Suicide bombings reached an all-time high last year, with 5,650 people being killed in 469 attacks, according to a new study from an Israeli think tank.
The 5,650 deaths marked a 30 percent increase over 2015, when 4,330 were killed, according to the study, which was released by the Terrorism and Low Intensity Conflict Research Program at Tel Aviv University’s Institute for National Security Studies.
The 469 suicide bombings, which occurred mostly in the Middle East, were carried out last year by 800 perpetrators, a slight increase over 2015 when 452 bombings were carried out by 735 terrorists.
According to the report, ISIS carried out around 70 percent, or 322, of the suicide bombings across the globe last year. In the Middle East, the brutal terror group accounted for 90 percent of the attacks.
Fatalities increased 71 percent in the Middle East last year compared to 2015, from 2,294 to 3,915. The number of suicide attacks increased 44 percent in the region, from 207 to 298. Iraq and Syria, where ISIS holds territory, experienced the largest number of attacks.
The study’s authors say that ISIS could be relying more on suicide bombings as a means of warfare in order to signal strength to the rest of the world even while they lose territory in Syria and Iraq.
“In view of the Islamic State’s territorial losses and the increasing international efforts to drive it out of the areas it controls, it appears that suicide terrorism will be a key tool for the Islamic State in consolidating its image as invincible, creating deterrence against its enemies, and taking revenge for the international activity against it,” the authors wrote.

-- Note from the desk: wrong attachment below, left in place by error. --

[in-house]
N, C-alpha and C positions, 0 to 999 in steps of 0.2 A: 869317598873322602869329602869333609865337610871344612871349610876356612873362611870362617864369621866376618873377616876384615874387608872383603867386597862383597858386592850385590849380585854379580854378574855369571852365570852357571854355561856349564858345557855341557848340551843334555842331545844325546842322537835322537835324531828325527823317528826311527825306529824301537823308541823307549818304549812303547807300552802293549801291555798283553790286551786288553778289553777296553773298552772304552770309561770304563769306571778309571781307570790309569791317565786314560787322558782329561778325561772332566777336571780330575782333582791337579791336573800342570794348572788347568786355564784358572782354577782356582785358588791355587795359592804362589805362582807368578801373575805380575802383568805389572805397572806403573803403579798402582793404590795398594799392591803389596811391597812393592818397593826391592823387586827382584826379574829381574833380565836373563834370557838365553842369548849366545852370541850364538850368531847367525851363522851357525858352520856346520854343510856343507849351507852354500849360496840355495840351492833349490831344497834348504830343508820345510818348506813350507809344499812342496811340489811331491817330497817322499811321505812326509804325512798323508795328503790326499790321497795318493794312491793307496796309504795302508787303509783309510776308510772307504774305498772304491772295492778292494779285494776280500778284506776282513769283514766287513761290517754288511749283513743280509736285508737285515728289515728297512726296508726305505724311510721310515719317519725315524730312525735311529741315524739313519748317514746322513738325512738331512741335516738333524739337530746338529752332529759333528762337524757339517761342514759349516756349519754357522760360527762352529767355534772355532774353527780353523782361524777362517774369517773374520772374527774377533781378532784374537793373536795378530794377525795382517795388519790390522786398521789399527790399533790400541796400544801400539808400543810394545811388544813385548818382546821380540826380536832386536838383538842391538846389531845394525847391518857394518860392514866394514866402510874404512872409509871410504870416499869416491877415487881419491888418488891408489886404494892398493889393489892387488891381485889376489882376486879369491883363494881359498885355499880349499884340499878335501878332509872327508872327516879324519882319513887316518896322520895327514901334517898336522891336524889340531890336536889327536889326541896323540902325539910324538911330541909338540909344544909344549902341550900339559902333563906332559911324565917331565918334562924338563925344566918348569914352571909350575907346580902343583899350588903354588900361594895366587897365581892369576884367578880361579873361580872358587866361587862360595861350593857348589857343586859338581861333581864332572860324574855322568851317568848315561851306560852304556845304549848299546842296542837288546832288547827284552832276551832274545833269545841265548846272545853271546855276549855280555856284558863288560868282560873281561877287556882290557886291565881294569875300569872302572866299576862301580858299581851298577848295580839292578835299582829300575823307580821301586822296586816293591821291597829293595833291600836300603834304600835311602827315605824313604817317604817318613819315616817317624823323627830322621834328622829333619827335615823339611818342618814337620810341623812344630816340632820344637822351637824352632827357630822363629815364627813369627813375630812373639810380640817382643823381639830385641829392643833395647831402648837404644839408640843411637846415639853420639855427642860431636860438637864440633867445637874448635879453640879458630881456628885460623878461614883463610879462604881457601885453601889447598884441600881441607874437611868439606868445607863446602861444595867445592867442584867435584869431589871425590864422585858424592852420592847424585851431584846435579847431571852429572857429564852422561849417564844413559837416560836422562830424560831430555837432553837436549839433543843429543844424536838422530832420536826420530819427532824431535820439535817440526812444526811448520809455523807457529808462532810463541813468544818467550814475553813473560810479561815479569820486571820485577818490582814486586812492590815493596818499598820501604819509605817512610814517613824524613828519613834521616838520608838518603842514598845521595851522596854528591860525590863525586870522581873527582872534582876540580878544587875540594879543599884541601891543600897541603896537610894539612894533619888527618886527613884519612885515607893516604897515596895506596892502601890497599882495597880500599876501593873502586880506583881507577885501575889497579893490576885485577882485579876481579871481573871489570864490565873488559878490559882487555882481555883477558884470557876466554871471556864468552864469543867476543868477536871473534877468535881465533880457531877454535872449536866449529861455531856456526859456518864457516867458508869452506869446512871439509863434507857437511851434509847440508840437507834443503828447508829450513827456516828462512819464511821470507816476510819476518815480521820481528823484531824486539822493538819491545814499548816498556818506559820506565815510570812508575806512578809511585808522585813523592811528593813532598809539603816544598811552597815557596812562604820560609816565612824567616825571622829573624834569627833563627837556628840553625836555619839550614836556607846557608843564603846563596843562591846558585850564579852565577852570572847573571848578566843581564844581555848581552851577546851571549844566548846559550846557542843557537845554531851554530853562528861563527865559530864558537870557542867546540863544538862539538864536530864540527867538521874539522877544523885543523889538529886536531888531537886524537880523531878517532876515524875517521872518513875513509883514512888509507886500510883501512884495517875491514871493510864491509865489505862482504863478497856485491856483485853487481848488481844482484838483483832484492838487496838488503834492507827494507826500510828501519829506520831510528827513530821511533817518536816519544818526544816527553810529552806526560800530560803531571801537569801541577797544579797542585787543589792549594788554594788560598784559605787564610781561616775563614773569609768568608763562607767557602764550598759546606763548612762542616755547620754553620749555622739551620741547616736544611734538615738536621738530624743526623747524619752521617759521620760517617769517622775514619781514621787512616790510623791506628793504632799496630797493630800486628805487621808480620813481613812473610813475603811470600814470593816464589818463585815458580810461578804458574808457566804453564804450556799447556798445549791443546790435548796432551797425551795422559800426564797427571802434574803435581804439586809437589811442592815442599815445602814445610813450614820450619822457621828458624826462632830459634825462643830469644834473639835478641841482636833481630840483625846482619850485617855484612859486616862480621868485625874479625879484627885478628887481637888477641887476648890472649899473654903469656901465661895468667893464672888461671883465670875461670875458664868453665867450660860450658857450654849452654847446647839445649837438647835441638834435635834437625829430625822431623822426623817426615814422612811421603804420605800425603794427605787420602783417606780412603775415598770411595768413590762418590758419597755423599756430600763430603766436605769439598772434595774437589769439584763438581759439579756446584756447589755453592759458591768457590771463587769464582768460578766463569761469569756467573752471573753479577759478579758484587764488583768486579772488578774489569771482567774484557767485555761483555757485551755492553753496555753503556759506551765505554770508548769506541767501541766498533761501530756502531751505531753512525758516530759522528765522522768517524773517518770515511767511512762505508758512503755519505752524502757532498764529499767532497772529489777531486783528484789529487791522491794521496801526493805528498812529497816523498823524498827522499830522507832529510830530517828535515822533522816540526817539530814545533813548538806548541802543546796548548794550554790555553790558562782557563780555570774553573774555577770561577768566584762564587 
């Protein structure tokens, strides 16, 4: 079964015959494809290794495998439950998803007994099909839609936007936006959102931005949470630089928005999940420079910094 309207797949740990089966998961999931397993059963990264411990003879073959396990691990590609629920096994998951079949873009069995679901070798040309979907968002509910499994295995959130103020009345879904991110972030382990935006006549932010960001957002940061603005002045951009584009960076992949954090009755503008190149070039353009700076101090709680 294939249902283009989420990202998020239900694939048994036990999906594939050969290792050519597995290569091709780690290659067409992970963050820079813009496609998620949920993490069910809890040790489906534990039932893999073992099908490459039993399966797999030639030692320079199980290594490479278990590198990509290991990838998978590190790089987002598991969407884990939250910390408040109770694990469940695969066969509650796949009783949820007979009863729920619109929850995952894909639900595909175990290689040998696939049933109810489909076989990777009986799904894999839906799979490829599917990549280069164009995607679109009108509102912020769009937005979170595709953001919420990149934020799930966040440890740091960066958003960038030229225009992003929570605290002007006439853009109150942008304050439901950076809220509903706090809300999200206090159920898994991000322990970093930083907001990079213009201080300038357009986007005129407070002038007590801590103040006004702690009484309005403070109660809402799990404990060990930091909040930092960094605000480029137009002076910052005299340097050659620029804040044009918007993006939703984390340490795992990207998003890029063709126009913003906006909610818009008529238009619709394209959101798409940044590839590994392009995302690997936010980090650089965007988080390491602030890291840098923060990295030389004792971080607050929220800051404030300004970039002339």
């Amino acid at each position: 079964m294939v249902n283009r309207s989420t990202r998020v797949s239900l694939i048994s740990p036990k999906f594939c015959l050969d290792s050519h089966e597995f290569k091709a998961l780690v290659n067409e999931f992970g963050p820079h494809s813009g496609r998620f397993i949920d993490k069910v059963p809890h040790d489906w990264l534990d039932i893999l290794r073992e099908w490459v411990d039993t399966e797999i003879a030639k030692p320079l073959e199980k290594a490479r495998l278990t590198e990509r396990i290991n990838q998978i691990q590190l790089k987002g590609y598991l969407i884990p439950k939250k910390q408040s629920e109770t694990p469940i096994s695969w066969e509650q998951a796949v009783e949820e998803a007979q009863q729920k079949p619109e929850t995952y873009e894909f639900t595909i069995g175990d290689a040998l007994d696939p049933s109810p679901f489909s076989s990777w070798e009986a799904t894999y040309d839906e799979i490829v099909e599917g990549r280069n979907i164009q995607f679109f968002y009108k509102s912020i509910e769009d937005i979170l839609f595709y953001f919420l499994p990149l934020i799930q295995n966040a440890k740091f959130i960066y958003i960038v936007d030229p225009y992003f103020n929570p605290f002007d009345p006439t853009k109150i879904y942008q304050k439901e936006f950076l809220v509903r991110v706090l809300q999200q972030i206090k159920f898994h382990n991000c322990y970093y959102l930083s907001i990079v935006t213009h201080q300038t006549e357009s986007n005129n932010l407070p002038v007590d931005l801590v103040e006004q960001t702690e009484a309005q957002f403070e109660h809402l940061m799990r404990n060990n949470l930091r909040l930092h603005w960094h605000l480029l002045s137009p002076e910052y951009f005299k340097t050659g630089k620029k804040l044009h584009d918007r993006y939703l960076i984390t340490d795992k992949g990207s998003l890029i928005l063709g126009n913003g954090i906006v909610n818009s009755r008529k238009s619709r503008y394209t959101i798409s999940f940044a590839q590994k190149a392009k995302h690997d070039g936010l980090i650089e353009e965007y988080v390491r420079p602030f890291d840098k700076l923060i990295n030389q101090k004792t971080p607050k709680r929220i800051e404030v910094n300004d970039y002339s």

“The Islamic State’s partners and other terrorist groups will also likely redouble their efforts to carry out mass casualty large scale terrorist attacks.”
And the terror group may have carried out even more attacks, according to the study’s authors, who included only those suicide bombings that had two independent sources of verification.
Perhaps hundreds of ISIS bombings “were neither reported in detail in the media nor supported by independent sources or evidence from the field, and were therefore not included,” the authors wrote.
Western Europe also “became a more active theater for suicide bombings” last year, according to the study.
“Signs of this trend emerged already in late 2015 in a series of bombings in Paris in November that marked the first fulfillment of the Islamic State’s threat to strike in the heart of Europe. Suicide bombings took place in Belgium and Germany in 2016, and a number of attempted suicide bombings were foiled.”